Director: Shane Black
Starring: Boyd Holbrook, Trevante Rhodes, Jacob Tremblay, Keegan-Michael Key, Olivia Munn, Sterling K. Brown, Thomas Jane, Alfie Allen, Augusto Aguilera, Jake Busey
Runtime: 107 minutes
The Predator is the fourth movie in the Predator series (not counting the Alien vs. Predator films) following 2010’s Predators and was written and directed by Shane Black who played Rick Hawkins in the 1987 Predator. Because of this fact, long-time fans of the series were excited at the prospect of an original cast member returning to work on the newest project as they believed he would have the fans’ interest at heart. With his directorial background consisting of films like Iron Man 3, The Nice Guys, and Kiss Kiss Bang Bang, however, it was fair to say that this movie would have a decidedly comedic tone blended into the action. While that in itself isn’t a bad thing, the problem with The Predator is it is unable to make up its mind on what kind of film it wants to be.
I wouldn’t call myself a die-hard fan of the Predator series, but I have watched all and enjoyed most of the movies in the franchise (still not counting the Alien vs. Predator films, because I don’t think anyone liked Aliens vs. Predator: Requiem). The series is strange in that, while it’s often associated with the horror genre because of its relation to the Alien movies and because of the horror elements in the first movie, as a whole it’s primarily a series of action sci-fi flicks with a drop of horror every now and then. The Predator, however, throws any semblance of horror away in favor of gratuitous scenes, excessive humor and dialogue, and a jumbled mess of a story that leaves viewers feeling mildly entertained but even more so confused.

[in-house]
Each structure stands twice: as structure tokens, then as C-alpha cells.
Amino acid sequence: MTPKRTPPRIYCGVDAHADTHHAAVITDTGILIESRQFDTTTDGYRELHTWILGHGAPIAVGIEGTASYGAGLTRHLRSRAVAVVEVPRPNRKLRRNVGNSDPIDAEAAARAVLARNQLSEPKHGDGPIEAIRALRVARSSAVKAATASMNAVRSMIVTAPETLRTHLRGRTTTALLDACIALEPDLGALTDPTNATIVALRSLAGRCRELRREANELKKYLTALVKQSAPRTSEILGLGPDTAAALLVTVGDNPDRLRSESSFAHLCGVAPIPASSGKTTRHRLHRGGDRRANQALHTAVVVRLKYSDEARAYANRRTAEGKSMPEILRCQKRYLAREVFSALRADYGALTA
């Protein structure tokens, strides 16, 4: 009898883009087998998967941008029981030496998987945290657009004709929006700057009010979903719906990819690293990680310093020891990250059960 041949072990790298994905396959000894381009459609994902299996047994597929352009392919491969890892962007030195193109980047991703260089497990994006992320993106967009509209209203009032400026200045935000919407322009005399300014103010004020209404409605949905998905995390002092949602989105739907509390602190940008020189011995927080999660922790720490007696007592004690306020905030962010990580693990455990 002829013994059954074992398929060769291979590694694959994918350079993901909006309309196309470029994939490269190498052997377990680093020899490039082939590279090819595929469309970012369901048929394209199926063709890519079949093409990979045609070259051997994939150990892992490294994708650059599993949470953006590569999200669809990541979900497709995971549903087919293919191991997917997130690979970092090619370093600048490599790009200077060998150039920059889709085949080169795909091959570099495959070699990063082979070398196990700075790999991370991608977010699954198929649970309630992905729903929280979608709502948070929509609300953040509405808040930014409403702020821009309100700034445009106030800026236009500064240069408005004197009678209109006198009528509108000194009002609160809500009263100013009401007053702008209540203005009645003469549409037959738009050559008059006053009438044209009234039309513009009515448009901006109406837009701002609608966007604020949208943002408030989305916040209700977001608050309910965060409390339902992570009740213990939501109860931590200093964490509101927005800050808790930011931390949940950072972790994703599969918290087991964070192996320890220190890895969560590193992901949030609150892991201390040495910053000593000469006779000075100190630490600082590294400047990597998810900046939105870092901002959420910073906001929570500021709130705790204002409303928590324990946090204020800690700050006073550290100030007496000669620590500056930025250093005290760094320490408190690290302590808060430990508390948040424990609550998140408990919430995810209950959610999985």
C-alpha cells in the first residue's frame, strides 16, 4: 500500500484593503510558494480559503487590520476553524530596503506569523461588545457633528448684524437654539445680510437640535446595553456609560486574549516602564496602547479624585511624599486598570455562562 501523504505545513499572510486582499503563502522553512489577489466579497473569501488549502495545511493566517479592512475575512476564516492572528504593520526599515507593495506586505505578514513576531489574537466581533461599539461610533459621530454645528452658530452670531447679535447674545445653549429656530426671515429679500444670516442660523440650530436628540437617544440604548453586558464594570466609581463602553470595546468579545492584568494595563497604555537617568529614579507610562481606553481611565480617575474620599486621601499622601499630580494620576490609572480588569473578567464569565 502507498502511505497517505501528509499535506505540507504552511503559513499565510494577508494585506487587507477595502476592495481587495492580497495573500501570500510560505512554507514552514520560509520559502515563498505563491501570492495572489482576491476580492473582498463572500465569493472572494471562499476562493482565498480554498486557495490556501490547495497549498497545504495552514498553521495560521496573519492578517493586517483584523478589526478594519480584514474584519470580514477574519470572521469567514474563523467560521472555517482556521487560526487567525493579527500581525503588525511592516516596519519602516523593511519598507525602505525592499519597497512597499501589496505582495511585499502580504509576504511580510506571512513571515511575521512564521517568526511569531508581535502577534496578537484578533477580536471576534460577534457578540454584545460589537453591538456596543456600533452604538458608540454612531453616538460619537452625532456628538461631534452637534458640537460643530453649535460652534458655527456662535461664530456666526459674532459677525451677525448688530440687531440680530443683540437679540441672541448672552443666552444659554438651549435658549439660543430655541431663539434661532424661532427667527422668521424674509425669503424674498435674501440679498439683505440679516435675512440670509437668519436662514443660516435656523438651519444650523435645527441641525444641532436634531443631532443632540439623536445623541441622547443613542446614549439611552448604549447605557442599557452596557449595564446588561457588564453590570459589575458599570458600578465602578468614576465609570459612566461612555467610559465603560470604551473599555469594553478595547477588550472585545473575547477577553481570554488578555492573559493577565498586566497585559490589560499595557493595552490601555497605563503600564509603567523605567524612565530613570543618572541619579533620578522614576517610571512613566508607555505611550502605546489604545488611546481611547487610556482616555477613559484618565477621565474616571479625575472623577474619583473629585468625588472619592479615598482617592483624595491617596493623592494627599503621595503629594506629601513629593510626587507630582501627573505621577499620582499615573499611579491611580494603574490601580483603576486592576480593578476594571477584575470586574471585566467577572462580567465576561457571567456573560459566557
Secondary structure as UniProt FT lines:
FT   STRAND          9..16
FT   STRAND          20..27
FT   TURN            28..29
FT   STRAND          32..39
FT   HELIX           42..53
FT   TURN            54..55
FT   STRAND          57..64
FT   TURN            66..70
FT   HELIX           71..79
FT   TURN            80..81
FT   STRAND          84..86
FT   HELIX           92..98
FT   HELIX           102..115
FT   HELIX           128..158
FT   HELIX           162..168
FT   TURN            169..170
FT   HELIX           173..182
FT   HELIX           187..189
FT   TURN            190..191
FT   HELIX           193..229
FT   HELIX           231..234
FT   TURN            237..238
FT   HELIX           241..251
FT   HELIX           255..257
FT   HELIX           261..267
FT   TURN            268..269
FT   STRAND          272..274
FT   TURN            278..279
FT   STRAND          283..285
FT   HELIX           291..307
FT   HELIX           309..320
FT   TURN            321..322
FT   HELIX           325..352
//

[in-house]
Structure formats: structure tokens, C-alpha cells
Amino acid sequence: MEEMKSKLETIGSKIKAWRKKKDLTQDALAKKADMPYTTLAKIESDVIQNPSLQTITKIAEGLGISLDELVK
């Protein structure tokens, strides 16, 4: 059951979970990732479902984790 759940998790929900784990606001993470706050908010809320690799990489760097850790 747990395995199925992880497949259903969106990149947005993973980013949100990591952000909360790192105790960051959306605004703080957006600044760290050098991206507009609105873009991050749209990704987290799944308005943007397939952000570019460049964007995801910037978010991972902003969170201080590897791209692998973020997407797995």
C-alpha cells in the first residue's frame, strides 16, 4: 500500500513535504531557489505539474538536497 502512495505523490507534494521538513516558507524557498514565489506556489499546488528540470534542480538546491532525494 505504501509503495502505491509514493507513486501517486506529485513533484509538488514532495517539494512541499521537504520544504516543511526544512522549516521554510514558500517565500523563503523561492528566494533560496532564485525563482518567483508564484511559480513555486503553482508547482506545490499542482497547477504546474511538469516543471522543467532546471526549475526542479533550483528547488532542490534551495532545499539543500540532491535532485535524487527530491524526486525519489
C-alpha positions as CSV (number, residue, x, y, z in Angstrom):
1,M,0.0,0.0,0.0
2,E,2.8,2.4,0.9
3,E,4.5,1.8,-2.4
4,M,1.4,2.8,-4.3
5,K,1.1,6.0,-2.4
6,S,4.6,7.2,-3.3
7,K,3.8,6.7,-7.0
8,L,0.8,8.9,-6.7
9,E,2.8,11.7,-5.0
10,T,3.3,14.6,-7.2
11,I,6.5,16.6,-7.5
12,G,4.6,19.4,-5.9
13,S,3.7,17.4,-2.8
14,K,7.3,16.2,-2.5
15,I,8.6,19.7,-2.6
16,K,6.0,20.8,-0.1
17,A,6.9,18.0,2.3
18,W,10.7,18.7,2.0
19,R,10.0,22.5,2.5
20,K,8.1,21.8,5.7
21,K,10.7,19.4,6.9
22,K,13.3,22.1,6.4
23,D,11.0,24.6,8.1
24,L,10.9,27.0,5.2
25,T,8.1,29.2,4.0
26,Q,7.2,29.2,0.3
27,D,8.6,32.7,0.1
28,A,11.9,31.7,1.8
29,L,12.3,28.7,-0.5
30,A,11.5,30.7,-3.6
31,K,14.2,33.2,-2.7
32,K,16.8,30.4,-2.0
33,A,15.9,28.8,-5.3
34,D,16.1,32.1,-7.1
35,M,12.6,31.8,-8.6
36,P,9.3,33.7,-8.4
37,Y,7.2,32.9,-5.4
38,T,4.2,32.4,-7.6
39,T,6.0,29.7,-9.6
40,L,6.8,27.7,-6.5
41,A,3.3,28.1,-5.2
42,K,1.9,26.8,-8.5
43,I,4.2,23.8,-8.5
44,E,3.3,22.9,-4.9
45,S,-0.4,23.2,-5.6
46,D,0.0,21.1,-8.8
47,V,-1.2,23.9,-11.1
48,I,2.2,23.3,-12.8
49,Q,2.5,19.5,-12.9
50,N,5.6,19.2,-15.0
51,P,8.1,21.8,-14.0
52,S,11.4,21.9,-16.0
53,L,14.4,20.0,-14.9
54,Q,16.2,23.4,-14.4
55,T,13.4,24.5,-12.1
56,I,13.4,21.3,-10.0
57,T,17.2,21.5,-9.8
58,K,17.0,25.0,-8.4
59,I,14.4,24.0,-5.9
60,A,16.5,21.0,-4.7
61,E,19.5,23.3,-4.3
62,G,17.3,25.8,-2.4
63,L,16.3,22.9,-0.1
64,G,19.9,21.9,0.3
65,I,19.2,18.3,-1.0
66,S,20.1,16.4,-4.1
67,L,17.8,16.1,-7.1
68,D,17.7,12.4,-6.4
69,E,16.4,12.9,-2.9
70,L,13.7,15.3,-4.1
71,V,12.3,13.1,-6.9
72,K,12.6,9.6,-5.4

The movie follows Quinn McKenna (Boyd Holbrook), an Army sniper “with an attitude” who has a run-in with one of the Predators after it wipes out his entire squad. After subduing the Predator and taking some of its gear “for evidence,” McKenna is picked up by government agent Will Traeger (Sterling K. Brown) who wants the Predator for his own agenda. After refusing to comply, McKenna is sent to “Group 2” with several mentally unstable ex-military men, including jokester Coyle (Keegan-Michael Key), chain-smoker Nebraska Williams (Trevante Rhodes), and personal-space-invader Nettles (Augusto Aguilera). As this is happening, Traeger is also studying the Predator McKenna previously fought with, and biologist Dr. Casey Bracket (Olivia Munn) is called in to help. Meanwhile, McKenna’s autistic son Rory (Jacob Tremblay) has the Predator armor McKenna stole in his possession and is somehow able to decipher the alien language. All these players converge into one storyline, but because of all the different subplots and goals of the characters the resulting movie feels so jumbled and confused that half the time I really didn’t know why characters were doing what they were doing.